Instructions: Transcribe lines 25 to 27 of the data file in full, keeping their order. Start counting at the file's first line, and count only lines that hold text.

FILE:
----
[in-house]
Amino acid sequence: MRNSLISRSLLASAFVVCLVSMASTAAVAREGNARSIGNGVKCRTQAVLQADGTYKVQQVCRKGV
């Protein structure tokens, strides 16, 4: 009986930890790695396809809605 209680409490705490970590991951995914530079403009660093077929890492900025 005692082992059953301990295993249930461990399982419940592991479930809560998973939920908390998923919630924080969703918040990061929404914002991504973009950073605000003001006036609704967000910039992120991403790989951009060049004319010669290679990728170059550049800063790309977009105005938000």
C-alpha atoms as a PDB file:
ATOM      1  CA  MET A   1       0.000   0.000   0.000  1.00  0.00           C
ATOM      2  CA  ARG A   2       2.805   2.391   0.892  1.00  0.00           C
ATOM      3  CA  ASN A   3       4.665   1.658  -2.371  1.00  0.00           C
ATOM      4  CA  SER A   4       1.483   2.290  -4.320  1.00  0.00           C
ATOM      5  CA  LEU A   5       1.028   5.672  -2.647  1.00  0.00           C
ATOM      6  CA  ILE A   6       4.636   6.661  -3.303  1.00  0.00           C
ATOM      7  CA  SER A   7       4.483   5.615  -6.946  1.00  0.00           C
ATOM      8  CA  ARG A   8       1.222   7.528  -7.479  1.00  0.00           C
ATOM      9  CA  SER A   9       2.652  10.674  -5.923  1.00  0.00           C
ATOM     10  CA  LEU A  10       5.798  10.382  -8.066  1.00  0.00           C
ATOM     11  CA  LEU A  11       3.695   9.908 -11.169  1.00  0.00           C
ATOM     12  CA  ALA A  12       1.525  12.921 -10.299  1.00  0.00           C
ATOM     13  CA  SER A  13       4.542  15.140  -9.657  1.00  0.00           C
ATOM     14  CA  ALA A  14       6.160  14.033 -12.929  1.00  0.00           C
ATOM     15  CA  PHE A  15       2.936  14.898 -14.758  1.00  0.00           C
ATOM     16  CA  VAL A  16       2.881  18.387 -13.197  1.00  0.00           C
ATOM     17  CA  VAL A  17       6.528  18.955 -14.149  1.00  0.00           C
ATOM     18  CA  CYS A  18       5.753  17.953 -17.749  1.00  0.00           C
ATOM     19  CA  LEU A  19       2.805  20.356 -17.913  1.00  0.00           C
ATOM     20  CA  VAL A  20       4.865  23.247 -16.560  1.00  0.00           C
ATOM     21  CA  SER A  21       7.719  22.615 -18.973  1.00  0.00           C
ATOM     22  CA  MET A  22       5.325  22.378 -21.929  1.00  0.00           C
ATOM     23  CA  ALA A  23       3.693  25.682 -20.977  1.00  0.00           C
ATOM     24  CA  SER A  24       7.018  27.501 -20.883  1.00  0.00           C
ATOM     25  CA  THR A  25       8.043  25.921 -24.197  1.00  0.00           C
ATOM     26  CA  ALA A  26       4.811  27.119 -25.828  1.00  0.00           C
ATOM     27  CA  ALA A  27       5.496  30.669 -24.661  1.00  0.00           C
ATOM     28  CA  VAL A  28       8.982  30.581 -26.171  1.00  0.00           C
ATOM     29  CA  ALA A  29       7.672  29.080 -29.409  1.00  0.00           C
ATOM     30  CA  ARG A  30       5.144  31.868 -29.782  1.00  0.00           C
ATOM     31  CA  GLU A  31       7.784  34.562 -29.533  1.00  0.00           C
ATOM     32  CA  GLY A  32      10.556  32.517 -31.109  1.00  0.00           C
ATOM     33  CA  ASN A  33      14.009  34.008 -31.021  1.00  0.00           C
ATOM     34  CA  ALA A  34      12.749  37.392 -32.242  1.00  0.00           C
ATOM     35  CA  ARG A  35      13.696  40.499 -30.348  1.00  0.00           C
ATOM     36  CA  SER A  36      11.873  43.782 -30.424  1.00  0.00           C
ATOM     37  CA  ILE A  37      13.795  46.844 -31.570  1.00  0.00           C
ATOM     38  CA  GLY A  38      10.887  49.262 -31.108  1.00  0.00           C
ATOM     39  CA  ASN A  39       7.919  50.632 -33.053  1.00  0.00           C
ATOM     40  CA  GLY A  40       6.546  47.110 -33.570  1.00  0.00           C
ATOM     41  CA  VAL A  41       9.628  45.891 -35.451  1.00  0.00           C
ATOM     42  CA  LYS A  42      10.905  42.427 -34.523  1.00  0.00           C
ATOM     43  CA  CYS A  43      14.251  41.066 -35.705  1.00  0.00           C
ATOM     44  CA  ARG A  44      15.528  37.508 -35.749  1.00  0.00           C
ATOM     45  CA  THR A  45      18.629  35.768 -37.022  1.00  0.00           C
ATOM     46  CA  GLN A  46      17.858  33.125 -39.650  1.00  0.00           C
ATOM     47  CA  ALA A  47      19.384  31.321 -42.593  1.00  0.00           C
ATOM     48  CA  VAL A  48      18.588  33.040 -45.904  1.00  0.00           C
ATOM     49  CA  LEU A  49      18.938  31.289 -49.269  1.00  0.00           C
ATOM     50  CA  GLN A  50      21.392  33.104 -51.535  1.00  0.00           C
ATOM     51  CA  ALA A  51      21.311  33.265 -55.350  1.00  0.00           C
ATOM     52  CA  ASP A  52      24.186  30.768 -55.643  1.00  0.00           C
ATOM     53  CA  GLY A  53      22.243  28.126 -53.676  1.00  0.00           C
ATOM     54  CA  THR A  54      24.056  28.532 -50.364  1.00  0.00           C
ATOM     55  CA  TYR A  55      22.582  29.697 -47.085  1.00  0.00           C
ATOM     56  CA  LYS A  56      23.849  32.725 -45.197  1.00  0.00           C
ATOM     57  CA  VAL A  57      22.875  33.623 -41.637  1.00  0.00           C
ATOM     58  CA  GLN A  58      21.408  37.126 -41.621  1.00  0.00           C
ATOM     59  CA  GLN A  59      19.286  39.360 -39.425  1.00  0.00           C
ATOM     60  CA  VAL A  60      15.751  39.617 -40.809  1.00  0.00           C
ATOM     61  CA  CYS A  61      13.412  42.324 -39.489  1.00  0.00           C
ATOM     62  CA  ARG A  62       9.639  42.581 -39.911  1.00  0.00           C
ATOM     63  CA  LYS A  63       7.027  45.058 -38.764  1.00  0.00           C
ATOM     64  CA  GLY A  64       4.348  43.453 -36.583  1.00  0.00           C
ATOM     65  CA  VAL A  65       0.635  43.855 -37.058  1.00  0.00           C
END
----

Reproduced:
ATOM     21  CA  SER A  21       7.719  22.615 -18.973  1.00  0.00           C
ATOM     22  CA  MET A  22       5.325  22.378 -21.929  1.00  0.00           C
ATOM     23  CA  ALA A  23       3.693  25.682 -20.977  1.00  0.00           C